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Identification and characterisation of genes that interact with the Drosophila MACPF protein Torso-like
thesisposted on 2017-02-21, 04:44 authored by Johns, Alex R.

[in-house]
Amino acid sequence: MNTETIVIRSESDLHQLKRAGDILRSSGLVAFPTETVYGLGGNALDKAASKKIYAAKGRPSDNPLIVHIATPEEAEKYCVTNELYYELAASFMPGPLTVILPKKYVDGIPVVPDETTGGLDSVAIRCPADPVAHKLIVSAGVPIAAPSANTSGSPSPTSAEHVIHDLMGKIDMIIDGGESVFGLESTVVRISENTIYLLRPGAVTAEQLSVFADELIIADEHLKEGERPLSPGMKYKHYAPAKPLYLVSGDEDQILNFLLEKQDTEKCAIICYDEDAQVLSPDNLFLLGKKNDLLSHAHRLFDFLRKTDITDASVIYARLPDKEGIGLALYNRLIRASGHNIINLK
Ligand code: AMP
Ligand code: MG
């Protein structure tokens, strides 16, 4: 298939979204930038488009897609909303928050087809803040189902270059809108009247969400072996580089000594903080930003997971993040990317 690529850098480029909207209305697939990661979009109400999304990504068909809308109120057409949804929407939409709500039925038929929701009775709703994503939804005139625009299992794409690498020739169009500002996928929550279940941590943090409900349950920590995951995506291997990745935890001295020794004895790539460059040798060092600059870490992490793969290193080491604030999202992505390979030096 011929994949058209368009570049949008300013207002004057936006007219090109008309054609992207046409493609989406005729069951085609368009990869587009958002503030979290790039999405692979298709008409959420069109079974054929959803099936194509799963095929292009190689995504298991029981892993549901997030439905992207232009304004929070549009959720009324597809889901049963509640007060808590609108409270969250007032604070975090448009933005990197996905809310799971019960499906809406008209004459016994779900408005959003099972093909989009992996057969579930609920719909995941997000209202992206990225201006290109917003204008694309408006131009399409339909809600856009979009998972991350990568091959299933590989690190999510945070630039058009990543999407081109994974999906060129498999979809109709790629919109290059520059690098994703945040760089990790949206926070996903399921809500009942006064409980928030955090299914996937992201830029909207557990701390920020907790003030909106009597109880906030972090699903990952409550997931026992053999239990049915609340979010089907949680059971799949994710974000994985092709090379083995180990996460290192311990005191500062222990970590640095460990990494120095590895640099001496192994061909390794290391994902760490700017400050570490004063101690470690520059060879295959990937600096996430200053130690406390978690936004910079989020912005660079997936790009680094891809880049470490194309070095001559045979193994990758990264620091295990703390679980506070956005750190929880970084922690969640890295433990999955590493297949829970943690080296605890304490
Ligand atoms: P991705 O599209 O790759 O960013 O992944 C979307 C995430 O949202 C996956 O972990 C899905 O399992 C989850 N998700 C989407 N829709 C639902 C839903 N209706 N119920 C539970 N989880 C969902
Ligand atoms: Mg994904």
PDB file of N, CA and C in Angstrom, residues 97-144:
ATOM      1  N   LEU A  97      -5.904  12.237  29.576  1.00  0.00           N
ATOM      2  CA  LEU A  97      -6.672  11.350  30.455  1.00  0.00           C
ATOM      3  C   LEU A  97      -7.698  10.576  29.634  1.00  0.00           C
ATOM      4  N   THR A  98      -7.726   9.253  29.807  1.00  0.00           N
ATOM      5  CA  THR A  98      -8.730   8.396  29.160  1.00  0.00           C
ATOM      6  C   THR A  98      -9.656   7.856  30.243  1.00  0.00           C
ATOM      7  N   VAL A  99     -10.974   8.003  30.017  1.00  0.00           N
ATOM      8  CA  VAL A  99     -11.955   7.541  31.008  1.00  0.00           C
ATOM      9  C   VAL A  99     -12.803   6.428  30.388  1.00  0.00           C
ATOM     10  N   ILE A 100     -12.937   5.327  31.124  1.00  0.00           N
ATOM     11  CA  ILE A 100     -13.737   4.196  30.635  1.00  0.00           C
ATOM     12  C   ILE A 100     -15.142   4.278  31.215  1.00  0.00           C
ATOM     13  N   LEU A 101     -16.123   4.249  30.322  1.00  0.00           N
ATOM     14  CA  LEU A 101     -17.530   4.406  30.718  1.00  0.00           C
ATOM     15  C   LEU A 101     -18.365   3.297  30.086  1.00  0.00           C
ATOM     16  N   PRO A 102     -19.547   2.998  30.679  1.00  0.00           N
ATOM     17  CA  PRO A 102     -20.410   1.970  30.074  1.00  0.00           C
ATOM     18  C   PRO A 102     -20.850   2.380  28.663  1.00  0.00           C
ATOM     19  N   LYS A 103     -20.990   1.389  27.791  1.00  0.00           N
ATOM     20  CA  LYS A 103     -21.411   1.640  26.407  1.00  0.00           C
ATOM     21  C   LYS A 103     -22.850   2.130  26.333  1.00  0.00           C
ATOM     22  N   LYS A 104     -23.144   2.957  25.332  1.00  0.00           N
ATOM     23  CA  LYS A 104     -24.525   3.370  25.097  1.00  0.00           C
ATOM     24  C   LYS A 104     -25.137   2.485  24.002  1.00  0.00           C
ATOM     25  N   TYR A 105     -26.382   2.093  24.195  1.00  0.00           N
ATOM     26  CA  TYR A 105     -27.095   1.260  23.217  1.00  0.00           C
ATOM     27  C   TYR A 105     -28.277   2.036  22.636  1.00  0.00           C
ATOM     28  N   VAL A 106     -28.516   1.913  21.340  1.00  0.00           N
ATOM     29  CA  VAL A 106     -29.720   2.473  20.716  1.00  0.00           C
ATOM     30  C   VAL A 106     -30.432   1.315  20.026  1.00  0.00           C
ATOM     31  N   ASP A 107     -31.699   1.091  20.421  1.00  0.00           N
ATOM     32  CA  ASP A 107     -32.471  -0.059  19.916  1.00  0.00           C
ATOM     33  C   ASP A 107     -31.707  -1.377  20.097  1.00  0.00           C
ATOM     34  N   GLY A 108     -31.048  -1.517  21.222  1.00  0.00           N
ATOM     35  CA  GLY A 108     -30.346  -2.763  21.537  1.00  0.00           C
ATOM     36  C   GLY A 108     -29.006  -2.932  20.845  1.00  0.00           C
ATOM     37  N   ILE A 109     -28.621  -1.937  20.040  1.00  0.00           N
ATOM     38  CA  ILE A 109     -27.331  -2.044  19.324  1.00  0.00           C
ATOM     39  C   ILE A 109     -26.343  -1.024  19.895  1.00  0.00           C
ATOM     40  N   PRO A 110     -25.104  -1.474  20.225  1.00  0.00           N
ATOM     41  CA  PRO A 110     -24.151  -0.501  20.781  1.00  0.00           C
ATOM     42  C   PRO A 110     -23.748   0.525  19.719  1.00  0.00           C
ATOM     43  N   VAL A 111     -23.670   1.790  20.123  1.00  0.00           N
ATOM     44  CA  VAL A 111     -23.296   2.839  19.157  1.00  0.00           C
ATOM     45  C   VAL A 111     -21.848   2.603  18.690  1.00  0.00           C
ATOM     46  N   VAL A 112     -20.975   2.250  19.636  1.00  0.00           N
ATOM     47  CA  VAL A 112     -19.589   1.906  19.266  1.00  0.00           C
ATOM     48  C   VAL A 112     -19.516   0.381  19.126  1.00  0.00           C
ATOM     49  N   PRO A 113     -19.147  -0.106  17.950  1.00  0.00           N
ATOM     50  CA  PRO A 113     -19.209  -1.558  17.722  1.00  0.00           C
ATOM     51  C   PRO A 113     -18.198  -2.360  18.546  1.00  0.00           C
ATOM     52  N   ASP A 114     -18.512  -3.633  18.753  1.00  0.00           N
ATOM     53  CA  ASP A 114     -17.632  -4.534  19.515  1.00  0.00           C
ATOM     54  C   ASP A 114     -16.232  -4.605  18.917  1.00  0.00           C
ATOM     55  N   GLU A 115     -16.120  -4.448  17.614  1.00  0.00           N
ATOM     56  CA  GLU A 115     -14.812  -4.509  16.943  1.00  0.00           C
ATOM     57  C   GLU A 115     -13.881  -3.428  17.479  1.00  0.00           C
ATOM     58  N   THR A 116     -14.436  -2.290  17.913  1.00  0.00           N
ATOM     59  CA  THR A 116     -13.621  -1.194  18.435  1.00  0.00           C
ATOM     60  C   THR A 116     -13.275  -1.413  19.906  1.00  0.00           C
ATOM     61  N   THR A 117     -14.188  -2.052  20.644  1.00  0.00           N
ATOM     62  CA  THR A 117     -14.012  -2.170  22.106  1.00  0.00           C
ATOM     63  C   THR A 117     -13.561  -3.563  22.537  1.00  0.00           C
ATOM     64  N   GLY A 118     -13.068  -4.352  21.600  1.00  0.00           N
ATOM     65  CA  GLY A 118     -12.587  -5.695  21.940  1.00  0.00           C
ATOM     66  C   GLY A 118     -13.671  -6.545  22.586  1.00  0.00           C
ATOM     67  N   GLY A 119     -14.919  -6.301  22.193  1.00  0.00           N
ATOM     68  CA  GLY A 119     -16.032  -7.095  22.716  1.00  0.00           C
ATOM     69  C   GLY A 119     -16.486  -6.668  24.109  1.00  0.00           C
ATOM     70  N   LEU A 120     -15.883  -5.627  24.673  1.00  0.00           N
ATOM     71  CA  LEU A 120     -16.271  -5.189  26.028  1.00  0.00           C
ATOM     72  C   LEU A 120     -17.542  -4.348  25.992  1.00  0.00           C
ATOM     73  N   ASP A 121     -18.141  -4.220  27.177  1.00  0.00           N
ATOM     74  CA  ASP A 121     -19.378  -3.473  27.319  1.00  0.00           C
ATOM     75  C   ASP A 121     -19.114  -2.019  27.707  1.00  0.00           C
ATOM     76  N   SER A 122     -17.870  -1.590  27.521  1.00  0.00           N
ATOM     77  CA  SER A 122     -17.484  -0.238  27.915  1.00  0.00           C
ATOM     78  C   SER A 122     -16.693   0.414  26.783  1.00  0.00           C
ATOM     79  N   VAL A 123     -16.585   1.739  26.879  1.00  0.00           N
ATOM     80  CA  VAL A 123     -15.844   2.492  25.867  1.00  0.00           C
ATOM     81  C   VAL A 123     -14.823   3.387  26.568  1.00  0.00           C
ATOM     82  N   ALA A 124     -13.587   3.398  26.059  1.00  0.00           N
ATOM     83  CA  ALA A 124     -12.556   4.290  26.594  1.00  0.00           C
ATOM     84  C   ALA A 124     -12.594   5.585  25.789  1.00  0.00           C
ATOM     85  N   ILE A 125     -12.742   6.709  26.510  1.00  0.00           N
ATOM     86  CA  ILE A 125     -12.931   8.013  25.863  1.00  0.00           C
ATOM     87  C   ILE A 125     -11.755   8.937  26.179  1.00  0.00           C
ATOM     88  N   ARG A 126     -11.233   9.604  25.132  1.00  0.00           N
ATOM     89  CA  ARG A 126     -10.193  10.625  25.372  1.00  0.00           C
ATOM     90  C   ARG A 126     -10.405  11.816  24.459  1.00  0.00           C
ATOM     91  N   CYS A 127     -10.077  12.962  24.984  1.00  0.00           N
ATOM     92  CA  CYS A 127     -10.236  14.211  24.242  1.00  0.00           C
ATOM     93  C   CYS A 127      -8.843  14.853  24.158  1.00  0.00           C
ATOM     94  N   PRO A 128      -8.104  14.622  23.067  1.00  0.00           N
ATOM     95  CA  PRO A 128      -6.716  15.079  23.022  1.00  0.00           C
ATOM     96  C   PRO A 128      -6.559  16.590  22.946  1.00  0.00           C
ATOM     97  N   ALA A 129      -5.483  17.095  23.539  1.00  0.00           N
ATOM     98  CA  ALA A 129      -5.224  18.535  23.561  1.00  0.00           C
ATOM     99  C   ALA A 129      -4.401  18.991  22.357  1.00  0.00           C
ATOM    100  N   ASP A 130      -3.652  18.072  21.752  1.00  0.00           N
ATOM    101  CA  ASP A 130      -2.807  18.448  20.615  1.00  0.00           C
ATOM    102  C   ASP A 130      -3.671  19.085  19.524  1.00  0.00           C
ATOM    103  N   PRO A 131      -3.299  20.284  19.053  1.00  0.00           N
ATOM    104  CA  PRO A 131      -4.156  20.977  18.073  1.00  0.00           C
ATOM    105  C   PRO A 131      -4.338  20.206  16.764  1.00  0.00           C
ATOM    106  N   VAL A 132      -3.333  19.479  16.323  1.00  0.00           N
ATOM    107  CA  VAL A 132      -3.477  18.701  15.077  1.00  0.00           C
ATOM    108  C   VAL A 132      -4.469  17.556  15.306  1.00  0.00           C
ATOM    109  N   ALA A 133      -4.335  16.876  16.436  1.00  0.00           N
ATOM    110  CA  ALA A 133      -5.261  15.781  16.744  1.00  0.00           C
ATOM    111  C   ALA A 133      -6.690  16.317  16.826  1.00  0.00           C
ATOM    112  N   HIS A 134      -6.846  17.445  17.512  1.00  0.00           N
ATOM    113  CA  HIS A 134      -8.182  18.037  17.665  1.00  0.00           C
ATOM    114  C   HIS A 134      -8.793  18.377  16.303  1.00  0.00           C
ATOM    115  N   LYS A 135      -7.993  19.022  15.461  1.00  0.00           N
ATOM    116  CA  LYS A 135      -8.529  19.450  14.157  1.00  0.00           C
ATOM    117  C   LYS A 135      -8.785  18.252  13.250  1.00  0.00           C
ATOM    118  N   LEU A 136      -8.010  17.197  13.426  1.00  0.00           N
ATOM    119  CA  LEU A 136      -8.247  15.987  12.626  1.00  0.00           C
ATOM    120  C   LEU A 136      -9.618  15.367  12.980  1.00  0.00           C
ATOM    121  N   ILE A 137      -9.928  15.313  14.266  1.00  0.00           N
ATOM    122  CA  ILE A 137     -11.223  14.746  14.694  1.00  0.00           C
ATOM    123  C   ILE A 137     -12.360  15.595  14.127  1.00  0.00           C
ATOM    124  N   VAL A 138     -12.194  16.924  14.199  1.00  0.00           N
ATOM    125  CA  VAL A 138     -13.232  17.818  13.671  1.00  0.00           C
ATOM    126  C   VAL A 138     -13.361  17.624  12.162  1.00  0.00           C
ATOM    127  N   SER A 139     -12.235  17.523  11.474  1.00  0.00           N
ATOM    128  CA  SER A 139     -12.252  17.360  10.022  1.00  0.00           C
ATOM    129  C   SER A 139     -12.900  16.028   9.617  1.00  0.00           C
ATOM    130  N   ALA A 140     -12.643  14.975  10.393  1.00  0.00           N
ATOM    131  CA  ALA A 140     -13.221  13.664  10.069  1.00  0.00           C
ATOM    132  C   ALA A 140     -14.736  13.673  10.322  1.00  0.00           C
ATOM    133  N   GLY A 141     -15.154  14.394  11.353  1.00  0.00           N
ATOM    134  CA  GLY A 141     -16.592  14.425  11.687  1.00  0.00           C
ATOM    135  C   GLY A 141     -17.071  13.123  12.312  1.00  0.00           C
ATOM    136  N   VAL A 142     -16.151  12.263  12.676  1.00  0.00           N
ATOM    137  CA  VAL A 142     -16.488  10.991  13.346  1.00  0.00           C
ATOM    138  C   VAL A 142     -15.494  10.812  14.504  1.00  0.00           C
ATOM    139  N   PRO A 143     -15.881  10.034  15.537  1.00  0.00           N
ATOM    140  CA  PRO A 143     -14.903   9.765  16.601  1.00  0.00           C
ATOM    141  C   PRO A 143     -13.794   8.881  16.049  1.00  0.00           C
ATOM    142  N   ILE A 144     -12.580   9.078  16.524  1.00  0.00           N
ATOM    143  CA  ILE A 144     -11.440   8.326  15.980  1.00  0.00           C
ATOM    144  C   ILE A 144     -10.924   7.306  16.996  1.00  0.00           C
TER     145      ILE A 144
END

The Membrane Attack Complex/Perforin-like (MACPF) protein superfamily is large and divergent, with members commonly involved in bacterial pathogenesis and vertebrate immunity. MACPF proteins are best known for their ability to oligomerise and form pores on target cell membranes. Of the -1300 MACPF proteins that have been identified so far, Torso-like (Tsl) is the only MACPF protein found in Drosophila. Instead of working in immunity, it plays a critical role in patterning of the early embryo through controlling localised activation of the receptor tyrosine kinase Torso (Tor), at the embryo termini. Tsl has been studied in this context for over twenty years, yet the mechanism by which Tsl controls localised Tor activation and whether this requires pore-formation remains unknown. Tsl is unique in the MACPF superfamily as its MACPF domain spans most of the protein, with very little flanking sequence. This is unusual as most MACPF proteins have multiple other accessory domains to carry out their functions. It therefore seems likely that Tsl interacts with partner proteins that carry such domains in order to function in terminal patterning. Furthermore, it is very likely that due to the limitations of previous genetic screens, many new terminal patterning genes are likely to have evaded detection. This thesis describes the identification of new components of the terminal patterning pathway. To identify genes acting in terminal patterning, a genome-wide modifier screen was conducted using a sensitised background induced by ectopic tsl expression. A set of 467 molecularly defined chromosomal deletions, representing 92% of the Drosophila genome, were screened. Sixty-seven genomic regions were identified that suppressed the effects of ectopic tsl expression. The causative genes in eleven suppressor regions were identified via detailed deficiency mapping and testing of available mutant alleles and RNAi lines of genes within candidate regions. Further characterisation of one of these genes, twins (tws), revealed a defect in early embryogenesis and hence it proved difficult to study its role in terminal patterning. To overcome this, tws function was studied in the larval prothoracic gland, where Tsl has a second function to regulate growth and developmental timing. tws knockdown in the prothoracic gland resulted in a developmental delay and an increased adult bodyweight. Furthermore, tws knockdown in tsl mutants showed additive interactions in both developmental timing and adult bodyweight, suggesting that tws is likely to be acting in a different pathway to tsl in this tissue. As Tsl acts independently of Tor in the prothoracic gland, tws may represent a novel regulator of the Tor pathway. Taken together, the data presented in this thesis provides a solid foundation for studying new terminal patterning genes that will further our knowledge of signalling pathway activation and MACPF function. Furthermore, there is potential for the discovery of novel Ras/MAPK signalling factors such as tws that could assist in our understanding of this highly conserved intracellular signalling cascade.